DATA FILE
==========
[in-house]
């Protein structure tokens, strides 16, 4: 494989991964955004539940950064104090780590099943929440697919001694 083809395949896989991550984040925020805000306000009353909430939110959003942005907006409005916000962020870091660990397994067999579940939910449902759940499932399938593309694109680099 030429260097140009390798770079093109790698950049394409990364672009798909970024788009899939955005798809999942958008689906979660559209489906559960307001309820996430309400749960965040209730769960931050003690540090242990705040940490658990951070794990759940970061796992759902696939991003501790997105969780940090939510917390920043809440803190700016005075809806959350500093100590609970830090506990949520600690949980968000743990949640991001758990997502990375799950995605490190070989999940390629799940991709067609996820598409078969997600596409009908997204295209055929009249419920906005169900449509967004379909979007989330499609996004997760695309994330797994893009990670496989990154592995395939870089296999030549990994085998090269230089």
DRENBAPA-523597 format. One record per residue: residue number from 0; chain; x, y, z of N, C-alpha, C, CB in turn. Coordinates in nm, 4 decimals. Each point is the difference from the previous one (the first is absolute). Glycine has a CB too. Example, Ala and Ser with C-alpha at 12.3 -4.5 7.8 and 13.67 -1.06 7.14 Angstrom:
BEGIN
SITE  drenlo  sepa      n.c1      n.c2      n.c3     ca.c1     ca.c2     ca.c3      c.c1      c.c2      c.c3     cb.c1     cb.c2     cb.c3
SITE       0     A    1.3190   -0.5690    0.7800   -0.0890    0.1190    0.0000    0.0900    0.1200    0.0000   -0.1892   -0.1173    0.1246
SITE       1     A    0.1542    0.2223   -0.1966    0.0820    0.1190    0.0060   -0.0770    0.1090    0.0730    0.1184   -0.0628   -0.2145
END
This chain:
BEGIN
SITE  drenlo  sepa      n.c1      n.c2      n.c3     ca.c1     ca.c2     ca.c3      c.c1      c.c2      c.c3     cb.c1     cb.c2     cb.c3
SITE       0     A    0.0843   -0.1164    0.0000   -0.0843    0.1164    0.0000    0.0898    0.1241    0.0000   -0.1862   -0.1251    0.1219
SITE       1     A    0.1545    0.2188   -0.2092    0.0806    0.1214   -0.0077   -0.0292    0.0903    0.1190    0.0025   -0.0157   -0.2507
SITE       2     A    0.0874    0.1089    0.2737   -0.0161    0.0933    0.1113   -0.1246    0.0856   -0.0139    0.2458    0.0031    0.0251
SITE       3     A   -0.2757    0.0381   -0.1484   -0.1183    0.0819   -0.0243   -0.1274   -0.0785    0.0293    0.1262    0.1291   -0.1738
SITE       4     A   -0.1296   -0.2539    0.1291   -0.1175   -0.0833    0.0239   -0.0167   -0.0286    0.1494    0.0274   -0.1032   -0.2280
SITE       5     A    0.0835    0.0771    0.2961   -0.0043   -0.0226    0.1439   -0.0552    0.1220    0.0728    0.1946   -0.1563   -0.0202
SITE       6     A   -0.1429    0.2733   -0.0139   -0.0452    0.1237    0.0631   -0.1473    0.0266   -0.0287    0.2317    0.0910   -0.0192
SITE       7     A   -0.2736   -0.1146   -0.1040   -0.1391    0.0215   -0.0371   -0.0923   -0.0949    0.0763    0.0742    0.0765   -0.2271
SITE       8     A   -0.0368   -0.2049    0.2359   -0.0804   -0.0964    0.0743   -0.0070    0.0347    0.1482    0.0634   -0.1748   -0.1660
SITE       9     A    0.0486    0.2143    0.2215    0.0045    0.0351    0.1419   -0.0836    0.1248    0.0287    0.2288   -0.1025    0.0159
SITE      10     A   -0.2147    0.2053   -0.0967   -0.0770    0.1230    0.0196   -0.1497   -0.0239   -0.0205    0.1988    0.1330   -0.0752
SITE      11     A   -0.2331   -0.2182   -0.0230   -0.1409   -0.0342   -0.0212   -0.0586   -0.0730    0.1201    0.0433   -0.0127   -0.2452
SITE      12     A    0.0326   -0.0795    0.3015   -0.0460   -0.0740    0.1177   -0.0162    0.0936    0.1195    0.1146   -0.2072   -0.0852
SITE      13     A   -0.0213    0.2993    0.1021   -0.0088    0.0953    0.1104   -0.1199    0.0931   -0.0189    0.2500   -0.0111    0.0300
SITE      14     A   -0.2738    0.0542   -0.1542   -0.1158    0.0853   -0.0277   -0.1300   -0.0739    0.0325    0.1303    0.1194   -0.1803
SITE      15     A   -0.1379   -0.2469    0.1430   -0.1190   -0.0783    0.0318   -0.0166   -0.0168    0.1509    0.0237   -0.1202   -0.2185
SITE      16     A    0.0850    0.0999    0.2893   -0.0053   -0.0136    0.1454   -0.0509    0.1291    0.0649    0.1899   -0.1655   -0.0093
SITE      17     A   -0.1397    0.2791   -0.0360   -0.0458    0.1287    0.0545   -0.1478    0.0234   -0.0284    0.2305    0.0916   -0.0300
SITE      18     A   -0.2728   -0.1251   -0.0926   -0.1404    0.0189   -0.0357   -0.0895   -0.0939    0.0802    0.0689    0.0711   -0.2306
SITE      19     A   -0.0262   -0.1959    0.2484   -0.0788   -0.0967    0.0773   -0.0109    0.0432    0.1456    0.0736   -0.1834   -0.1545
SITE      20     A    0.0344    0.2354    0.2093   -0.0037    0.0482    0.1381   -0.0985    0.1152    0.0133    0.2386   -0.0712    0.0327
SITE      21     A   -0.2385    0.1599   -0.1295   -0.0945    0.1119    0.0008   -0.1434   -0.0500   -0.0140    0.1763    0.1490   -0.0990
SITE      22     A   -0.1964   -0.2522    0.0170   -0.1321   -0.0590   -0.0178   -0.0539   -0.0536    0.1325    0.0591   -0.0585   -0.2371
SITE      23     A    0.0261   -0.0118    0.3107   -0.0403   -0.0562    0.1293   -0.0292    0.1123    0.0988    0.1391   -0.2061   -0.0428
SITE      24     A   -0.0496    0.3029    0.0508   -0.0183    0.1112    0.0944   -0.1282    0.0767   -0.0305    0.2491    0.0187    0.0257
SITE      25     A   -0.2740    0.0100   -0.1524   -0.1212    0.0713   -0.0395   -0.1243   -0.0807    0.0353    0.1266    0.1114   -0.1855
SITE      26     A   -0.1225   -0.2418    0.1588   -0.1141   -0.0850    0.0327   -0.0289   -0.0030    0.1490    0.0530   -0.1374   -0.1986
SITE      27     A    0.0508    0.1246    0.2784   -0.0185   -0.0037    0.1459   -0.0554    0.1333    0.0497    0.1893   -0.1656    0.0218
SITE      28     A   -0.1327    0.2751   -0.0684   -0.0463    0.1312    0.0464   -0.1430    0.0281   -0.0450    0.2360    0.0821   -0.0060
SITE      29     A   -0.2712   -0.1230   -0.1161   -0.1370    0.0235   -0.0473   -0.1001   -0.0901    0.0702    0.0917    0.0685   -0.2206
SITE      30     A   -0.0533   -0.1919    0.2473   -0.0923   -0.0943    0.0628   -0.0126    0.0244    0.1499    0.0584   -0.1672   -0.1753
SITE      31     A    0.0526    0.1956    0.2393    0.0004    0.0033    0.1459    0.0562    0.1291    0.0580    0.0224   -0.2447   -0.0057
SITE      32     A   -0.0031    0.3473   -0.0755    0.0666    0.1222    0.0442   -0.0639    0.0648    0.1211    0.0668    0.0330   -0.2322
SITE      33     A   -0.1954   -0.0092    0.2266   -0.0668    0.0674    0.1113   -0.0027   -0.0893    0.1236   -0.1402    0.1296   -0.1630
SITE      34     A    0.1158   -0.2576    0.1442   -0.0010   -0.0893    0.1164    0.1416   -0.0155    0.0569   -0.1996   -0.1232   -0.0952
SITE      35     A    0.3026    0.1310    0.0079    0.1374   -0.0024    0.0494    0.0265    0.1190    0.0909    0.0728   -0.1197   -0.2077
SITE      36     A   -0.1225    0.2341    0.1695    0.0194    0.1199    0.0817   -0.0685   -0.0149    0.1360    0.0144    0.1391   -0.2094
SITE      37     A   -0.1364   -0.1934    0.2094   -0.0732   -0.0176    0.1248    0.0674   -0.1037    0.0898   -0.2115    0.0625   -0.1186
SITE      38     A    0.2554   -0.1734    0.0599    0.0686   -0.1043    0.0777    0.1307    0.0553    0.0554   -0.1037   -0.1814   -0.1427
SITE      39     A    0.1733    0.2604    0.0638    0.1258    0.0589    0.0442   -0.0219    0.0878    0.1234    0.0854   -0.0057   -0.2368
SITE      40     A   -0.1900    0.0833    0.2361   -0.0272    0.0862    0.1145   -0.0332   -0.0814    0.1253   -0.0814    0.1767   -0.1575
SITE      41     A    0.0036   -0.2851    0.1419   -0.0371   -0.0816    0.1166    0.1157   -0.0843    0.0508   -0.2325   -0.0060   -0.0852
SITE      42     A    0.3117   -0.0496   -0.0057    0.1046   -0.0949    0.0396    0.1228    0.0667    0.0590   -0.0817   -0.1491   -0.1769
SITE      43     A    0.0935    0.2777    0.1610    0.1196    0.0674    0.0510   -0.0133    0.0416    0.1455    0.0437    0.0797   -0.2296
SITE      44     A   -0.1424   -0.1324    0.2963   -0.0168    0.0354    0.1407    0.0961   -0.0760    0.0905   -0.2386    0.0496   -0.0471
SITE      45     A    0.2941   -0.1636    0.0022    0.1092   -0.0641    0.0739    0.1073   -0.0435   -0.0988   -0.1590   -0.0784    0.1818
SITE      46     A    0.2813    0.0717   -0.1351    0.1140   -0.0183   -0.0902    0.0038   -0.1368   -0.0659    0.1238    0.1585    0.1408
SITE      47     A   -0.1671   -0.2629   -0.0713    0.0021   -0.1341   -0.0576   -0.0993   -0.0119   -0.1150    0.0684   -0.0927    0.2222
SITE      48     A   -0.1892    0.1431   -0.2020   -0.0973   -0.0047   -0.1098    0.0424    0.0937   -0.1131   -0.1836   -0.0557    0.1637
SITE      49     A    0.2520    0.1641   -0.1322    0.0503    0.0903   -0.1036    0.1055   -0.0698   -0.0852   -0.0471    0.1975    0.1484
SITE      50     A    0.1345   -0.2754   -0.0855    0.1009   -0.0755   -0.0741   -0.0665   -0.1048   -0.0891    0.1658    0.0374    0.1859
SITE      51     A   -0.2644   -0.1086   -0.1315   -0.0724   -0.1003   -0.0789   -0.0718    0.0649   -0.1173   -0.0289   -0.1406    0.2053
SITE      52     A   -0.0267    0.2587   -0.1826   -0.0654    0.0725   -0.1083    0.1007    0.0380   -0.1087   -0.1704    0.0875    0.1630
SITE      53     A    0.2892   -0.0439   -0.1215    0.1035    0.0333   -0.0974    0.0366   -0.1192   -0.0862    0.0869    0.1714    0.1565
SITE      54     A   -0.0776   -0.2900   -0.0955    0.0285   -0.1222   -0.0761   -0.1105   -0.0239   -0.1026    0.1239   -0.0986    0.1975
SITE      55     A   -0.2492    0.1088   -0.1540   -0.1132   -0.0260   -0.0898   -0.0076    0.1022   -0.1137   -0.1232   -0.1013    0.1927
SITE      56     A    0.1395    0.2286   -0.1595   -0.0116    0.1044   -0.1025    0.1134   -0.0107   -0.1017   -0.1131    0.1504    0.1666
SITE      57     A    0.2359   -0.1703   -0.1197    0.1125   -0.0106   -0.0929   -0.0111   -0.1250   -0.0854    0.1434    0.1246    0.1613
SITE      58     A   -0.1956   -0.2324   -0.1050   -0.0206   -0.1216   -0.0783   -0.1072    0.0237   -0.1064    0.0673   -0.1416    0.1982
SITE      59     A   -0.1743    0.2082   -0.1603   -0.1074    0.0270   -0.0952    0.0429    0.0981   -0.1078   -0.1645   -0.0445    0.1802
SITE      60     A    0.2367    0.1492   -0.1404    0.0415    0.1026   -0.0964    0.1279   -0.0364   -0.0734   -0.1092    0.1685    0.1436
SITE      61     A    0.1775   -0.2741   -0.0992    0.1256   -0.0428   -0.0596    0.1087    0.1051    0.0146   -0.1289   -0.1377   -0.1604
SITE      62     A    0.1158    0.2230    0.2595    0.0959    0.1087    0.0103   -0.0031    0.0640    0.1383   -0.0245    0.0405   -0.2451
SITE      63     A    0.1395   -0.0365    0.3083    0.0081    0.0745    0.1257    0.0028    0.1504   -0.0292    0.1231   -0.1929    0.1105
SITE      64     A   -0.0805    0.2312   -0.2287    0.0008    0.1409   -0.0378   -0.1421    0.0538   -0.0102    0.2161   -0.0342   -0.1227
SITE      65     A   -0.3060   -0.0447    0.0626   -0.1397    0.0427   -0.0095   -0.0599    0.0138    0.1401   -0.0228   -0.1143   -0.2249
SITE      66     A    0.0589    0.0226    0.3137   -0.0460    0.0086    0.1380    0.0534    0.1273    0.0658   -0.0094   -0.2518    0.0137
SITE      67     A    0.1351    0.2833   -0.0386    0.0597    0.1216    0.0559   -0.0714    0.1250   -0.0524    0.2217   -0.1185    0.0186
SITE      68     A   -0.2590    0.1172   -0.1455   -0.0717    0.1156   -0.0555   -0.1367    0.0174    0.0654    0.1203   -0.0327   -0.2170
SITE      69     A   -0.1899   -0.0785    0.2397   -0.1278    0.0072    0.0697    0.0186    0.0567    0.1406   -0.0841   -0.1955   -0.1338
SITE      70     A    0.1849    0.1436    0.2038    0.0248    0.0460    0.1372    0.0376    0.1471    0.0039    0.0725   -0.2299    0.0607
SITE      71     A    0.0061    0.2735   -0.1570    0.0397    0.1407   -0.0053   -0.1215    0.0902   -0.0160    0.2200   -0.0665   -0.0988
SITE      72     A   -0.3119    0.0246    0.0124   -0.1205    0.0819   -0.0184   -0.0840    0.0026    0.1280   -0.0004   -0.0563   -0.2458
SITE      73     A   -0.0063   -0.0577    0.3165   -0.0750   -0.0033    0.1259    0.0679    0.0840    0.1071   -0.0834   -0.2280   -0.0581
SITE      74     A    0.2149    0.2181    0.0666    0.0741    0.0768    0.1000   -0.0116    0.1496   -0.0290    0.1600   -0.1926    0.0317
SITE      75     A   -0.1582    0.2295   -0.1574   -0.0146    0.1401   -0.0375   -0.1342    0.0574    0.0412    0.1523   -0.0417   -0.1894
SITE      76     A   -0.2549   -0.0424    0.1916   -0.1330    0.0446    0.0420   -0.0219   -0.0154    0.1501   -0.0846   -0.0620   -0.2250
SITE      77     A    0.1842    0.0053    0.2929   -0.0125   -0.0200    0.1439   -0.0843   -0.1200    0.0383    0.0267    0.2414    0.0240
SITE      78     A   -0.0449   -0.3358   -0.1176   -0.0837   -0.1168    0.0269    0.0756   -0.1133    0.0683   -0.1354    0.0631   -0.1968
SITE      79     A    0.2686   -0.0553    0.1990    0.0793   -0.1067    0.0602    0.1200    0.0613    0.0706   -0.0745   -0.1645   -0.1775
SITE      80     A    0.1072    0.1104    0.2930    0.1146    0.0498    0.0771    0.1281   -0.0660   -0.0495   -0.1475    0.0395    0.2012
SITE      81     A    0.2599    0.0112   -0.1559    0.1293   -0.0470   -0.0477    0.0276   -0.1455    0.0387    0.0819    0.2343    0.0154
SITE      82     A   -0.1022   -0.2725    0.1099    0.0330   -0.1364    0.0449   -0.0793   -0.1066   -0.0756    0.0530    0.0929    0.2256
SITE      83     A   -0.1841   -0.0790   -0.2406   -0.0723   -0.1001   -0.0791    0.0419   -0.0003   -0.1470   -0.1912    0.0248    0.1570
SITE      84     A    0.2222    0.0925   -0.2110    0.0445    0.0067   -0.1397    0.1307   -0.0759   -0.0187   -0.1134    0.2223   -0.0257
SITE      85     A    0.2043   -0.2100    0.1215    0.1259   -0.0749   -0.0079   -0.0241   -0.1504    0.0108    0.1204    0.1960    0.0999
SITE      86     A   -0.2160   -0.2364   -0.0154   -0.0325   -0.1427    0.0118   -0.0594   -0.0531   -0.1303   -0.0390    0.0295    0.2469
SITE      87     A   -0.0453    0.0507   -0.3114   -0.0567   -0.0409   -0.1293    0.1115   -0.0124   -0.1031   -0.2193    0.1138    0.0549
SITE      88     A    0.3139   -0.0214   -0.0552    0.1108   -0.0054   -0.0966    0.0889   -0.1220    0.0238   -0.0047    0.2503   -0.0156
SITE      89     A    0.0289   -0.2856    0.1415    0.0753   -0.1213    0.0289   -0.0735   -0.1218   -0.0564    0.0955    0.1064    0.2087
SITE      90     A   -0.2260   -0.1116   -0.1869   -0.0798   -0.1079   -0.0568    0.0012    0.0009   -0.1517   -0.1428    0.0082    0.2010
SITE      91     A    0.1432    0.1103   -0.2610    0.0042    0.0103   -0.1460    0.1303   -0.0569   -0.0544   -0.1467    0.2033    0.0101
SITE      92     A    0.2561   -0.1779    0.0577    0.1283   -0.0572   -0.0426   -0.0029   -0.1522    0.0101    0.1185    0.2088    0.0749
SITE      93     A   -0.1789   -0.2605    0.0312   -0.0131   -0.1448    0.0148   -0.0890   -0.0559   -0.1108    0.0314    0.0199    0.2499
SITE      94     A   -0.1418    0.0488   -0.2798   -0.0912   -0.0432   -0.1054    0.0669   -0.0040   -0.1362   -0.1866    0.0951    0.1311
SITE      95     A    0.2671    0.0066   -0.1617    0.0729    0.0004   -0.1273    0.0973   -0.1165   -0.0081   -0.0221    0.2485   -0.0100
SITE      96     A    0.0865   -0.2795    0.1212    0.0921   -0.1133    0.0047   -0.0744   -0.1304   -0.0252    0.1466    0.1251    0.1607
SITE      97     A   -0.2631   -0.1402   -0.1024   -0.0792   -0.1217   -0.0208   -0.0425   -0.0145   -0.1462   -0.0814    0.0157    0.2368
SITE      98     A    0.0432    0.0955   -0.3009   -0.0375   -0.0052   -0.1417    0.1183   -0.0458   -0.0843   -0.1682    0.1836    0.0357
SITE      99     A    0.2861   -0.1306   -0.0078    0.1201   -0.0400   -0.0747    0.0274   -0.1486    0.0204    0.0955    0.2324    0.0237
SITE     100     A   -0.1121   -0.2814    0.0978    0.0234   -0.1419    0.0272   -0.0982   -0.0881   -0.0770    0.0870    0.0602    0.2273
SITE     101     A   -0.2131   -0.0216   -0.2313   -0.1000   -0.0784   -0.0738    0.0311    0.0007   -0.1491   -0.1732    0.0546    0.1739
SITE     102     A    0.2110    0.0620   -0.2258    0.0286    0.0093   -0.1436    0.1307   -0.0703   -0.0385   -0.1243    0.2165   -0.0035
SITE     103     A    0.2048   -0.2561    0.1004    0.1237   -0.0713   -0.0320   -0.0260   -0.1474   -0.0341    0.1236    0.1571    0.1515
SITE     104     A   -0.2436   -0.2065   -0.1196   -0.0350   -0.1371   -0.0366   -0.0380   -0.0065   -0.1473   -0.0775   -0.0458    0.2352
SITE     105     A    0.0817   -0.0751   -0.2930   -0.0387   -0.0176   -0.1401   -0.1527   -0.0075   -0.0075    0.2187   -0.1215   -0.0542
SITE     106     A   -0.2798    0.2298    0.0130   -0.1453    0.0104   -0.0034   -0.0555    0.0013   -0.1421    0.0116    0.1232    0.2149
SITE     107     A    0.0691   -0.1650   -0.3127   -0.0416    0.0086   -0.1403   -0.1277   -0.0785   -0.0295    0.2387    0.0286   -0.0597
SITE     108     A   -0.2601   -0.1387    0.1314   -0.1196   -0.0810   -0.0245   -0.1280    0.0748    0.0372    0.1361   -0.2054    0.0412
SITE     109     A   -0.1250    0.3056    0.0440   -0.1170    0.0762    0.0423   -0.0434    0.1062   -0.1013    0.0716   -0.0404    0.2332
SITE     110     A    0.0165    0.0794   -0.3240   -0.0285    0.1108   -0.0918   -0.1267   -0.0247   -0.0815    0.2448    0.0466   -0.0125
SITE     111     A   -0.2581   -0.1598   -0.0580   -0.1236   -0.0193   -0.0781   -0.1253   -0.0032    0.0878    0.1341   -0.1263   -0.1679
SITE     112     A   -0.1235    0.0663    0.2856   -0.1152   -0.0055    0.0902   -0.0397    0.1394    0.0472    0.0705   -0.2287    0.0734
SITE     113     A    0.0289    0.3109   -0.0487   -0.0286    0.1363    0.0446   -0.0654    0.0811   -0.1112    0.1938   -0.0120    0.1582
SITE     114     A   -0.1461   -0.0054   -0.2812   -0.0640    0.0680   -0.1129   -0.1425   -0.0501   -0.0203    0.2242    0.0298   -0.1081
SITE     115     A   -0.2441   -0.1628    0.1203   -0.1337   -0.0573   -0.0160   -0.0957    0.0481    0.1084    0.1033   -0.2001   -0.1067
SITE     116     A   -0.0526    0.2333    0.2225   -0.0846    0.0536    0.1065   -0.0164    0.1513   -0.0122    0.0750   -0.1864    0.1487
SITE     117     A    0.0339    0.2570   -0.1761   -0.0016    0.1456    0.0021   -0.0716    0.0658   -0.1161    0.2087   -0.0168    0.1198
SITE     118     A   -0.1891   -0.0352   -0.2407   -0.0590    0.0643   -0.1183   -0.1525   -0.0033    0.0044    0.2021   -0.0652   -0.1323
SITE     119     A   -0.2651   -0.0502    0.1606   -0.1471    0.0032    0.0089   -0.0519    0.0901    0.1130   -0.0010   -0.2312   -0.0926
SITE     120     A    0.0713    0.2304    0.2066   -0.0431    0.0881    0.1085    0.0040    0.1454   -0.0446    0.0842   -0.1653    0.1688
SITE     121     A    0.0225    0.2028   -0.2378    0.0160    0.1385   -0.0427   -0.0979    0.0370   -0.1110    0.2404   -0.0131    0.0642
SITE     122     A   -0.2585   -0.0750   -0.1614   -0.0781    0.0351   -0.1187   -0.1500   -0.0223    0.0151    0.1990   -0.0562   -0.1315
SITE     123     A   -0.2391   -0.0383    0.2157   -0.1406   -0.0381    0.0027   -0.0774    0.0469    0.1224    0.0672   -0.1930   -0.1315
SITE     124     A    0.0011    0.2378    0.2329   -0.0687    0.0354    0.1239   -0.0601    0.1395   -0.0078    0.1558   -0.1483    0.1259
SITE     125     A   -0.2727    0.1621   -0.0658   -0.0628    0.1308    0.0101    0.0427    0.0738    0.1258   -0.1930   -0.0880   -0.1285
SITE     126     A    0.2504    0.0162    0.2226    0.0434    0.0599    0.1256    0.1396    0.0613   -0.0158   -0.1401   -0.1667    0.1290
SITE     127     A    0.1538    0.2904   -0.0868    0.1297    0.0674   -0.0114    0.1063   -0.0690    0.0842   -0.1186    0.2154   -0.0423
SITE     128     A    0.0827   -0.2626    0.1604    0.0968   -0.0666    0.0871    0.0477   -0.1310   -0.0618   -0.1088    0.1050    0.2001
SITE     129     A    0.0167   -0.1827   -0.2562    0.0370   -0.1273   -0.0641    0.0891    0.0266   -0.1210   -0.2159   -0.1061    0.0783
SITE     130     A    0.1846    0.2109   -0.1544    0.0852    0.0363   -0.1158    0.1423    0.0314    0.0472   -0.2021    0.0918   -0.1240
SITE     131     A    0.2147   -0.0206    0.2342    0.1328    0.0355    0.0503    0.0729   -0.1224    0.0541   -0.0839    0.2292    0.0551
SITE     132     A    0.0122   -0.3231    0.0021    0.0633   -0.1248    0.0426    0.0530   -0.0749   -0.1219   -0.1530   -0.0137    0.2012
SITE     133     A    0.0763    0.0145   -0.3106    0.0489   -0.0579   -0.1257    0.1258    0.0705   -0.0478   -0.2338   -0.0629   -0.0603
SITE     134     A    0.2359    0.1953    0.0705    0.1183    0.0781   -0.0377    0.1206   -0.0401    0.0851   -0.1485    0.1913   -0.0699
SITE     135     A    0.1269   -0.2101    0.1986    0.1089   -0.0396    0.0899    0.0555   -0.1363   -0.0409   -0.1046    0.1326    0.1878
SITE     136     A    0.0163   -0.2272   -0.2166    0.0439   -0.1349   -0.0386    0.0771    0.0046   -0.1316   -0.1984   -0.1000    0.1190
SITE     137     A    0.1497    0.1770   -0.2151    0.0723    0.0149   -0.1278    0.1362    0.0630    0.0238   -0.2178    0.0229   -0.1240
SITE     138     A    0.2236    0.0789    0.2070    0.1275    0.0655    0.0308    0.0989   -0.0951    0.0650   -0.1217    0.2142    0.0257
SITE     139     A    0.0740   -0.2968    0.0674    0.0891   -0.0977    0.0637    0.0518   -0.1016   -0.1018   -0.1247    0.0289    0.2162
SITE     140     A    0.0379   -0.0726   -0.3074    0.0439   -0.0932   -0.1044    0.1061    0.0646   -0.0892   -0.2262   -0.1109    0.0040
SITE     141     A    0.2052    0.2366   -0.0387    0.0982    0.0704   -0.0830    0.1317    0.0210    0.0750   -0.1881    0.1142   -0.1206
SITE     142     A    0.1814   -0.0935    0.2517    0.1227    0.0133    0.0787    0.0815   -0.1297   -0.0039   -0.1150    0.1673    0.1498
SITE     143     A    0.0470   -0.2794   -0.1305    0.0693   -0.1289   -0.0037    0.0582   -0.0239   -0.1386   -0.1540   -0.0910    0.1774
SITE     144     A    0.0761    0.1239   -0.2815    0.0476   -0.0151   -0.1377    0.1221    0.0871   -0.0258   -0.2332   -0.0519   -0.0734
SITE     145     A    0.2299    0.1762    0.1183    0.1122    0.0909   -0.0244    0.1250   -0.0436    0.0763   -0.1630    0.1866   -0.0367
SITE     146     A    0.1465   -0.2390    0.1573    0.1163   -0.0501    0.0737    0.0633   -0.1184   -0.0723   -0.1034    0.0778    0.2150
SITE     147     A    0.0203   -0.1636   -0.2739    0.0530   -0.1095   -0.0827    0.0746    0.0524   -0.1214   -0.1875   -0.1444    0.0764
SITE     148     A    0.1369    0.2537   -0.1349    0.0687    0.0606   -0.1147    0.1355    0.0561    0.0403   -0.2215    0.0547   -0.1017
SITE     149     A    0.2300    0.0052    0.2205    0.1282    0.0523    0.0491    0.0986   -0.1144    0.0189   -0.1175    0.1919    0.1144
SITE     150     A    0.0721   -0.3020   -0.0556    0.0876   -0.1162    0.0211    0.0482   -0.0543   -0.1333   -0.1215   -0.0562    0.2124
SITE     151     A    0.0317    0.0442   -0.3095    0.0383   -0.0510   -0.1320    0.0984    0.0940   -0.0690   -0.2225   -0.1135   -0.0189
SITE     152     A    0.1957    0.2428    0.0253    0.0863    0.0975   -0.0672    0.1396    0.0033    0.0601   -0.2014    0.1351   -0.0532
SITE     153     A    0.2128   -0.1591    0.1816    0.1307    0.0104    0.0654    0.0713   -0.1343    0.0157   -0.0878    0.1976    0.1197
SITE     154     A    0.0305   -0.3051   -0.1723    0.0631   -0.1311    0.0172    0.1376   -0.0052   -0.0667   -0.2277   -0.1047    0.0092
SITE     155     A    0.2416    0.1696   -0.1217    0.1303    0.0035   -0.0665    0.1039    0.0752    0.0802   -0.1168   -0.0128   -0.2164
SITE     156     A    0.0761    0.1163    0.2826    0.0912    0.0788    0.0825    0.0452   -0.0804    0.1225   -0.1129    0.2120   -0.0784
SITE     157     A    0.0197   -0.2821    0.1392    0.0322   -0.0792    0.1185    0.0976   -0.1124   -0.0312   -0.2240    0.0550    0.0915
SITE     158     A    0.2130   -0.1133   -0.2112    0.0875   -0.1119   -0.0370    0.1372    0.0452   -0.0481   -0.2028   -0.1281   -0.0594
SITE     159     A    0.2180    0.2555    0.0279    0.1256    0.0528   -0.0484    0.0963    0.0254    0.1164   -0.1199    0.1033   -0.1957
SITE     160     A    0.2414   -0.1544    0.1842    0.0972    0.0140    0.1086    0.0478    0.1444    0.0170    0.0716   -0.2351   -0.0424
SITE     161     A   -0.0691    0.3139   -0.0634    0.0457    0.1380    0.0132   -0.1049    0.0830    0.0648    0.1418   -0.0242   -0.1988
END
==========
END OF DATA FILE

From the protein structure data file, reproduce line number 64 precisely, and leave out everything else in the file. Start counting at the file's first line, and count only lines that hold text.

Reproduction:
SITE      52     A   -0.0267    0.2587   -0.1826   -0.0654    0.0725   -0.1083    0.1007    0.0380   -0.1087   -0.1704    0.0875    0.1630